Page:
There are many options when it comes to getting to Chiang Mai. From Bangkok, you can either get a plane, train or bus and each of the options have their pros and cons. Harmony and I chose to get a bus, because it was faster than the train and we could still save on the cost of a night’s accommodation.
We booked our ticket online, through www.12goasia.com. They had lots of different options, which was great because you don’t want a bus company with a history of loosing luggage. To reduce the chance of that happening, and to make the journey more comfortable, we went with a VIP coach.
First of all, we had to get to Morchit Bus Station (on 798 Kamphaeng Phet 2 Road). Getting a taxi there was the obvious choice and it only cost us 300 Baht, which isn’t bad at all. Thankfully, we gave ourselves plenty of time to get to the station as the roads were gridlocked due to rush hour. Our driver kept turning the car around and went in all sorts of directions. It seemed like he didn’t have a clue where we were going. Worse yet, it seemed like he was trying to rip us off.
Honestly, I shouldn’t have had that prejudice, but you can never be too careful. Was he wasting time so we would miss our bus? Was he taking us to a nearby train station instead? Was he just going to give up and not take us at all? I only thought this way because of how he previously interacted with us – insisting on not using the metre, asking all sorts of strange questions and holding on to my phone as if he wasn’t going to give it back. However, in the end, he was our hero and got us on to the motorway and where we needed to be!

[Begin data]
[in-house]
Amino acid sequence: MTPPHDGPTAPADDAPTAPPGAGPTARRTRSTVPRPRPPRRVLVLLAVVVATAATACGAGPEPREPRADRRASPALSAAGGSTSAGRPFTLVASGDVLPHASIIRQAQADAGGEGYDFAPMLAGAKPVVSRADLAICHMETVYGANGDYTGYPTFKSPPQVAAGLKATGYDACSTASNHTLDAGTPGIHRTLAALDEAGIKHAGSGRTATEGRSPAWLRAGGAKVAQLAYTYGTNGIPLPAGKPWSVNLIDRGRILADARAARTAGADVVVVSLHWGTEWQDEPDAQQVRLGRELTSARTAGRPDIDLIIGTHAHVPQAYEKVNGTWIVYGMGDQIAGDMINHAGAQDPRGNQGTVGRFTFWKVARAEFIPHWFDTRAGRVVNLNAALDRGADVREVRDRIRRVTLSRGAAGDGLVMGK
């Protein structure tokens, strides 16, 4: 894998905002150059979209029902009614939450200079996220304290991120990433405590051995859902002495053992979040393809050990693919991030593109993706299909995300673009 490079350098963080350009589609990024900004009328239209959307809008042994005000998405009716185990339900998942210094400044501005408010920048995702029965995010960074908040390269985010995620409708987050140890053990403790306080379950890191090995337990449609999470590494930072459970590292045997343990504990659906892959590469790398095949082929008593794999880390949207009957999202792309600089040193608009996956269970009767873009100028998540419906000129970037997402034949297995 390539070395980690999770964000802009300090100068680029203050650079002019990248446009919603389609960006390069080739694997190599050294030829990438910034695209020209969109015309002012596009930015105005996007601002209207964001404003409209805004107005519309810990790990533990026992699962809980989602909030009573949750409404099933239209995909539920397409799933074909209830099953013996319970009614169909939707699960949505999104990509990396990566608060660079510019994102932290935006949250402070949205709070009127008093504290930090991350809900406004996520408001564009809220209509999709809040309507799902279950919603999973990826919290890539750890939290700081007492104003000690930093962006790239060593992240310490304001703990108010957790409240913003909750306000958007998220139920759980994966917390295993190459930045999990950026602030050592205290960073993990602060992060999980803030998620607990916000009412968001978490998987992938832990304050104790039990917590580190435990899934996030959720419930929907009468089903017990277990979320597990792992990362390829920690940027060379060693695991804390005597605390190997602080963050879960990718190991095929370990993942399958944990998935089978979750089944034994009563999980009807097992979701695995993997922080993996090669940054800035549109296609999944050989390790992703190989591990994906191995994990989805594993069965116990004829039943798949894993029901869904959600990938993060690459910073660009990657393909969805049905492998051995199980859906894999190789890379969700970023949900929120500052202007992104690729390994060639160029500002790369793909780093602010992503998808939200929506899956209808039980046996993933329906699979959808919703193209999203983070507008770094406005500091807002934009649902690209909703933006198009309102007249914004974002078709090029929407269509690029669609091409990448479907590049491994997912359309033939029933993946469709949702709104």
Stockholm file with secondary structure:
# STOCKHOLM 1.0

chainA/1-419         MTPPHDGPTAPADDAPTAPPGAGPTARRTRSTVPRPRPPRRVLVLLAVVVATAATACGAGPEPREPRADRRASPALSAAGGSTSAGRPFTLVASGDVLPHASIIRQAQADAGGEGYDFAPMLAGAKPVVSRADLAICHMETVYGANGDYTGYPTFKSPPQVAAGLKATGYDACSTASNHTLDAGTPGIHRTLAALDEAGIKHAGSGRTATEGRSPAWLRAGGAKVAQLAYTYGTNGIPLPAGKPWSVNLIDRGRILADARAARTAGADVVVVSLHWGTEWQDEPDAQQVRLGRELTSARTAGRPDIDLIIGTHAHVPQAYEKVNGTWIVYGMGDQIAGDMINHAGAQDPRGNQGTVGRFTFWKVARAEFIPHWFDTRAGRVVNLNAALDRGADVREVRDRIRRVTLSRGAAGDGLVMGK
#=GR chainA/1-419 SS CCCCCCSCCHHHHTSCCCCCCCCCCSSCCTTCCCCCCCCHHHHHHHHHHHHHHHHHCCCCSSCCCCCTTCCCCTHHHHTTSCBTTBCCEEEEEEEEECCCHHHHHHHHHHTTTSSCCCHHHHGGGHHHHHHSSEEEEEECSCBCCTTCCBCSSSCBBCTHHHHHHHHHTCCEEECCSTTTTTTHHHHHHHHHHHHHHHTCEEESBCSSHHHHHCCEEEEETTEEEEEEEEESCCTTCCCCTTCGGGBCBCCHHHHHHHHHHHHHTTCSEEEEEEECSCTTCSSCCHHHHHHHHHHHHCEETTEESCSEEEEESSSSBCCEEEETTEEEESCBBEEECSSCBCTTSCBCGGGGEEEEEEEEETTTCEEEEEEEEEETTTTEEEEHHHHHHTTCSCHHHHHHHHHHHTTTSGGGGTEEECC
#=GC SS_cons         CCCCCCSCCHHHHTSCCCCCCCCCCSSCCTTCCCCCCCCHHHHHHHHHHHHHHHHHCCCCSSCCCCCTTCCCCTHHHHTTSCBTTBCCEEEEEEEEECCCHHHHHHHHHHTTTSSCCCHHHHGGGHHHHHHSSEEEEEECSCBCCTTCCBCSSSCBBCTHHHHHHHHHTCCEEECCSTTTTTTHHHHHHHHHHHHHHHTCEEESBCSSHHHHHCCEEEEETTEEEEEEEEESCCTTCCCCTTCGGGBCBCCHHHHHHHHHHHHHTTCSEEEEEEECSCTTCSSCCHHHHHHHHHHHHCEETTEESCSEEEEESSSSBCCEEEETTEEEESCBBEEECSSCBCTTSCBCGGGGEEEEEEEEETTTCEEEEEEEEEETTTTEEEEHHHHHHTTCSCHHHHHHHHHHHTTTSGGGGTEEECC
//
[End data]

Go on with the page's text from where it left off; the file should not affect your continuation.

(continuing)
We arrived at the bus station, collected our tickets from the ticket booth and found a seat inside. There were toilets and places to eat, but no wifi. With 20 minutes to go, we decided to stand near our designated platform and were able to board the bus almost immediately. Our big bags went in a storage area at the back and our valuables came on with us.
The bus was really unusual – a lot like an aeroplane. We had an entertainment system each and the ability to order snacks and refreshments through it. The driver had his own little cabin and we, the ground floor passengers, had our own little, six-person compartment with a toilet just outside of it. The air con was always on and really cold, but we had blankets to tuck up into. Admittedly, the seats still weren’t that comfortable (even though they reclined) and the entertainment system didn’t have much on it, but nevertheless, we slept through the night and woke up at 6:30am to a cup of hot coffee.
At the bus station in Chiang Mai, we found ourselves without a clue of what to do. There were tuk tuks, but everyone seemed to be avoiding them. We walked to what seemed like a taxi rank, with converted trucks lined up (this is what type of taxi that they have in Chiang Mai), but we were shown to a tuk tuk anyway. The driver of said tuk tuk didn’t know where he was going either! We sat in the back shivering, as he took us this-way-and-that. Amusingly, there was a marathon around the city, so we had to keep cutting through them.
Finally, at seven in the morning, we found ourselves at our hostel ready to check in. Up to our room we went so we could get settled in and showered, trying not to wake those that were already there.
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